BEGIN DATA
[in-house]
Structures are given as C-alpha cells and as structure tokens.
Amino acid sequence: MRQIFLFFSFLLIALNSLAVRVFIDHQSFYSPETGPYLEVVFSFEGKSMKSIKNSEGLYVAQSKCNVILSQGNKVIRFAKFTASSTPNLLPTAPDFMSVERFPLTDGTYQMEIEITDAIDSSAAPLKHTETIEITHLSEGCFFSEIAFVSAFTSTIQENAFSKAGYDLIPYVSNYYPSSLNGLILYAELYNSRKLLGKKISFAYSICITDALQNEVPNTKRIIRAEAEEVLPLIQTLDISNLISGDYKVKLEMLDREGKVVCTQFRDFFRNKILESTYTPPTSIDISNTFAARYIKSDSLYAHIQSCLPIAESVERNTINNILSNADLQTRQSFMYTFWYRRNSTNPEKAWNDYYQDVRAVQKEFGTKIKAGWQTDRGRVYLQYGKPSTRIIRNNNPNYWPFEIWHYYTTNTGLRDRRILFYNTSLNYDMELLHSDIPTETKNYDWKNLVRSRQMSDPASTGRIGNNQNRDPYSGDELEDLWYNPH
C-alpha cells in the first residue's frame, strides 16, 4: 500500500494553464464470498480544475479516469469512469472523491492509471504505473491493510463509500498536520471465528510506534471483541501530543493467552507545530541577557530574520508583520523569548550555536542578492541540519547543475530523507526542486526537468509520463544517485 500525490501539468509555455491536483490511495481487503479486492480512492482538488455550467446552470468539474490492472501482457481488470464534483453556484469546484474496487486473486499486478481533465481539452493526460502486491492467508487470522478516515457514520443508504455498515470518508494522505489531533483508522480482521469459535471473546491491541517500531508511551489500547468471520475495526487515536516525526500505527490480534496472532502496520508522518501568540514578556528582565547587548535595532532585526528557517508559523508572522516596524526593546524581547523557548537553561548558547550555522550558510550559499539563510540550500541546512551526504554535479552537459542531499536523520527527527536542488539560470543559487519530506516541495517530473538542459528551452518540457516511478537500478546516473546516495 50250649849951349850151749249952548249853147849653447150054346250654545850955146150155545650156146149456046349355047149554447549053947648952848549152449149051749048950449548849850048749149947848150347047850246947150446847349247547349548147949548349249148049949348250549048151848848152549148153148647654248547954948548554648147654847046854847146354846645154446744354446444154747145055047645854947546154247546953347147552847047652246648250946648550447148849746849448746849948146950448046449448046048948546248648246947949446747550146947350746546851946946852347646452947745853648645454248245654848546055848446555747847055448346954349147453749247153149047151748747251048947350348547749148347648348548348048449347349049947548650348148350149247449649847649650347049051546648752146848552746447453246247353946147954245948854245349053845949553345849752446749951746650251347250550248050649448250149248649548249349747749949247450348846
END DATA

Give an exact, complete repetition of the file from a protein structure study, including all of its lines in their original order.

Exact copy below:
[in-house]
Structures are given as C-alpha cells and as structure tokens.
Amino acid sequence: MRQIFLFFSFLLIALNSLAVRVFIDHQSFYSPETGPYLEVVFSFEGKSMKSIKNSEGLYVAQSKCNVILSQGNKVIRFAKFTASSTPNLLPTAPDFMSVERFPLTDGTYQMEIEITDAIDSSAAPLKHTETIEITHLSEGCFFSEIAFVSAFTSTIQENAFSKAGYDLIPYVSNYYPSSLNGLILYAELYNSRKLLGKKISFAYSICITDALQNEVPNTKRIIRAEAEEVLPLIQTLDISNLISGDYKVKLEMLDREGKVVCTQFRDFFRNKILESTYTPPTSIDISNTFAARYIKSDSLYAHIQSCLPIAESVERNTINNILSNADLQTRQSFMYTFWYRRNSTNPEKAWNDYYQDVRAVQKEFGTKIKAGWQTDRGRVYLQYGKPSTRIIRNNNPNYWPFEIWHYYTTNTGLRDRRILFYNTSLNYDMELLHSDIPTETKNYDWKNLVRSRQMSDPASTGRIGNNQNRDPYSGDELEDLWYNPH
C-alpha cells in the first residue's frame, strides 16, 4: 500500500494553464464470498480544475479516469469512469472523491492509471504505473491493510463509500498536520471465528510506534471483541501530543493467552507545530541577557530574520508583520523569548550555536542578492541540519547543475530523507526542486526537468509520463544517485 500525490501539468509555455491536483490511495481487503479486492480512492482538488455550467446552470468539474490492472501482457481488470464534483453556484469546484474496487486473486499486478481533465481539452493526460502486491492467508487470522478516515457514520443508504455498515470518508494522505489531533483508522480482521469459535471473546491491541517500531508511551489500547468471520475495526487515536516525526500505527490480534496472532502496520508522518501568540514578556528582565547587548535595532532585526528557517508559523508572522516596524526593546524581547523557548537553561548558547550555522550558510550559499539563510540550500541546512551526504554535479552537459542531499536523520527527527536542488539560470543559487519530506516541495517530473538542459528551452518540457516511478537500478546516473546516495 50250649849951349850151749249952548249853147849653447150054346250654545850955146150155545650156146149456046349355047149554447549053947648952848549152449149051749048950449548849850048749149947848150347047850246947150446847349247547349548147949548349249148049949348250549048151848848152549148153148647654248547954948548554648147654847046854847146354846645154446744354446444154747145055047645854947546154247546953347147552847047652246648250946648550447148849746849448746849948146950448046449448046048948546248648246947949446747550146947350746546851946946852347646452947745853648645454248245654848546055848446555747847055448346954349147453749247153149047151748747251048947350348547749148347648348548348048449347349049947548650348148350149247449649847649650347049051546648752146848552746447453246247353946147954245948854245349053845949553345849752446749951746650251347250550248050649448250149248649548249349747749949247450348846